Third, why does Lewis privilege the Christian god over competing religious claims; that is, why assume that the creator of the universe is the Christian god? Lewis’ argumentation, if we accept it for sake of argument, can only lead someone to believe a creative intelligence which created the universe exists or existed. After all, the Christian god is not the only possible ‘greatest conceivable being.’

Finally, Lewis’ argument just reeks of ‘God of the gaps’ or ‘mystery therefore magic‘ reasoning. Because the atheist can’t give an accounting for thought processes without assuming the Christian god exists, Lewis asserts, the Christian god must exist. Centuries ago (and even in decades past) theists almost certainly have used this line of reasoning with other natural phenomena such as earthquakes, diseases, lightning, etc.; because there appeared to be no explanation for x phenomenon God must exist – only an explanation appealing to God is viable since no good competing explanations exist.

Even if the atheist has no accounting for reasoning (or any other phenomena), the theist is not justified in asserting that because something can’t be explained one has good reason to suggest the Christian god exists. The atheist can say ‘I don’t know.’ How ought one bridge the gap from ‘I don’t know’ to the Christian god did it…and the story of the resurrection, Holy Trinity, various miracles, a global flood, etc. are also true by the way.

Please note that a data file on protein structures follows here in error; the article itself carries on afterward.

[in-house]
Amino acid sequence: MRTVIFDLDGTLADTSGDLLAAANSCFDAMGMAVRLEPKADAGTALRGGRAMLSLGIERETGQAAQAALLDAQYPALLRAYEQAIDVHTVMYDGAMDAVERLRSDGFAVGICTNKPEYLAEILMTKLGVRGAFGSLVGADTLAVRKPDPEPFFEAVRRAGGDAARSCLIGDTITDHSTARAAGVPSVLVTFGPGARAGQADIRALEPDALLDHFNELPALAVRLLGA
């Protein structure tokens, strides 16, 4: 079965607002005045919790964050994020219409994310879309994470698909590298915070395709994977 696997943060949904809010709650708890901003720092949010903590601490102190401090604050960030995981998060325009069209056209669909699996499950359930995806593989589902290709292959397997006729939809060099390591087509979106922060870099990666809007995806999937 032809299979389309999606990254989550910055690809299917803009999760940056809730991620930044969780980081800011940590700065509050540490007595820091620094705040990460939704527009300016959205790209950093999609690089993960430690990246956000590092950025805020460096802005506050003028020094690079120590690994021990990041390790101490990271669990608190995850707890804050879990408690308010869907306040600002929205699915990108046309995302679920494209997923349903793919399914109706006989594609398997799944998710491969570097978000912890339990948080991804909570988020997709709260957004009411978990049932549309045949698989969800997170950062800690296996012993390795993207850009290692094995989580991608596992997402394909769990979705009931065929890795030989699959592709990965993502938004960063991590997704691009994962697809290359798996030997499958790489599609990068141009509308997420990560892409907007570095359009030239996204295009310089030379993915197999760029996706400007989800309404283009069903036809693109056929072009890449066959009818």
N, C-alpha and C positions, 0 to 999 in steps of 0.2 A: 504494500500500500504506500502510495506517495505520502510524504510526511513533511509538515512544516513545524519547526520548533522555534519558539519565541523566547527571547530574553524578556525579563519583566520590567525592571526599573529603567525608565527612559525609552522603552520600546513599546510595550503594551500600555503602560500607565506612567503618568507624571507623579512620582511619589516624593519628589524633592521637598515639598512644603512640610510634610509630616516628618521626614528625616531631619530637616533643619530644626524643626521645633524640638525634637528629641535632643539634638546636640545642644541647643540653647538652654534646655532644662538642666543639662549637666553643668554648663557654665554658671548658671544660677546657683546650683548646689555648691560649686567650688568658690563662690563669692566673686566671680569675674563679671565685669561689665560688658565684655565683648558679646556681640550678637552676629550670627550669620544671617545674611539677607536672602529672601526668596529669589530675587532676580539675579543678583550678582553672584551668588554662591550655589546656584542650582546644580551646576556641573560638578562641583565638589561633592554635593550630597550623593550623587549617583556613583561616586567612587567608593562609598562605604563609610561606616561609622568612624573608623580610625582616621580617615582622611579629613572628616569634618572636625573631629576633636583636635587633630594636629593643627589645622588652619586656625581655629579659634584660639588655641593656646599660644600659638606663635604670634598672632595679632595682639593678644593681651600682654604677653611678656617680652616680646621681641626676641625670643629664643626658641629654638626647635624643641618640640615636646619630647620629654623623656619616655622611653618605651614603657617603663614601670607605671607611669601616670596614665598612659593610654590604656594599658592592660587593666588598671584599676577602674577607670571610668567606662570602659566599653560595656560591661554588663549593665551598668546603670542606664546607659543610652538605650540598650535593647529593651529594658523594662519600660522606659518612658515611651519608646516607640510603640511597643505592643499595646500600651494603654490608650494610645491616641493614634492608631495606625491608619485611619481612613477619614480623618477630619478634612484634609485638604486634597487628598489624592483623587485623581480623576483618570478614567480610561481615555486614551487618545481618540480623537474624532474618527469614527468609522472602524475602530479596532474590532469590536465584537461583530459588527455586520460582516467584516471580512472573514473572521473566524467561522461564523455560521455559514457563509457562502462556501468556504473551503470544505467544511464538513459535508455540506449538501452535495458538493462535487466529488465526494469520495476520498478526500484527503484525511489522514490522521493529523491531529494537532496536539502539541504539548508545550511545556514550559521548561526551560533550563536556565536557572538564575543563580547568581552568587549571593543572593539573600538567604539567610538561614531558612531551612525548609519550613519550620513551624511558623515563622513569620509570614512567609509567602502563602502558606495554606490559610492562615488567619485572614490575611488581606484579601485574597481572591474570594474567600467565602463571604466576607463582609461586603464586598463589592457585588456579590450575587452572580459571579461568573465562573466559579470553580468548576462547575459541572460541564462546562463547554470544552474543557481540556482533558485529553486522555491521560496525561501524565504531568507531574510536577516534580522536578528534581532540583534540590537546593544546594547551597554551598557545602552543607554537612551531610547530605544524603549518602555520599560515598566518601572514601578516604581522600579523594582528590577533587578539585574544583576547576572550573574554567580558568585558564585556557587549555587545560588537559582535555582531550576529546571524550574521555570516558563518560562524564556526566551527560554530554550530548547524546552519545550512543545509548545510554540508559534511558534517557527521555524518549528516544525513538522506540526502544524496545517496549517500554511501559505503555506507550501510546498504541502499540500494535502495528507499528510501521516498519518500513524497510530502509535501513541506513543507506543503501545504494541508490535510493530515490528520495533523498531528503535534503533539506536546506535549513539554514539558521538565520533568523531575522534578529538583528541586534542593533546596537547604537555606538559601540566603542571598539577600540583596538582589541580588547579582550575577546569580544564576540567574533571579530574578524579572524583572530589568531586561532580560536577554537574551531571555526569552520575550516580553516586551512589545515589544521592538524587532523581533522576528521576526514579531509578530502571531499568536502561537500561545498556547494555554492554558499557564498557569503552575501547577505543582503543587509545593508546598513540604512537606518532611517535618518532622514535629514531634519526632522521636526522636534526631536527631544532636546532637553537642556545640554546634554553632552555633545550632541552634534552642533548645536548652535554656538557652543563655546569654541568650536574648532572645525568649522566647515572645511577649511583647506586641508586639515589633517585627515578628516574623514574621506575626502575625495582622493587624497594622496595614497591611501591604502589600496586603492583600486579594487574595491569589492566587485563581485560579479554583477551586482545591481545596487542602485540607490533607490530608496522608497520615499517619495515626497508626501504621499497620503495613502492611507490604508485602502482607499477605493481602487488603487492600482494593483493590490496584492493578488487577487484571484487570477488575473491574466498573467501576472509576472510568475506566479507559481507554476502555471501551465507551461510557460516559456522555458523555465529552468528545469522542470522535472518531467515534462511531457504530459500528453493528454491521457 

A more modern version of Lewis’ argument is recast by Christian philosopher Alvin Plantinga. Watch Plantinga discuss his evolutionary argument against naturalism with atheist philosopher Stephen Law below.

https://www.youtube.com/watch?v=pRfIPAozvIQ

As always, feel free to comment below.

 

Justin Vacula

Justin Vacula hosts the Stoic Philosophy Podcast; serves as co-organizer and spokesperson for the Northeastern Pennsylvania (NEPA) Freethought Society; and has hosted monthly Stoic Philosophy discussion groups for the Humanist Association of Greater Philadelphia.

He has appeared on and hosted various radio shows and podcasts; participated in formal debates and discussions; was a guest speaker for college-level courses; was featured in local, national, and international news; and has been invited to speak at various national, local, and statewide events.

Vacula received bachelor’s degrees in Philosophy and Psychology, a minor in Professional Writing, and the distinguished W.A. Kilburn Memorial Award for Philosophy from King’s College in Wilkes-Barre, Pennsylvania. He is currently living in the Scranton, PA area attending Marywood University’s graduate-level Mental Health Counseling program and has worked with the Arc of Luzerne County’s Transition to Community Employment program as a teacher’s assistant and job coach alongside adult learners with intellectual and developmental disabilities.

He also plays poker; volunteers as a member of the website and media team for the Greyhawk Reborn Dungeons & Dragons campaign while playing at events in the Eastern United States; and enjoys metal music.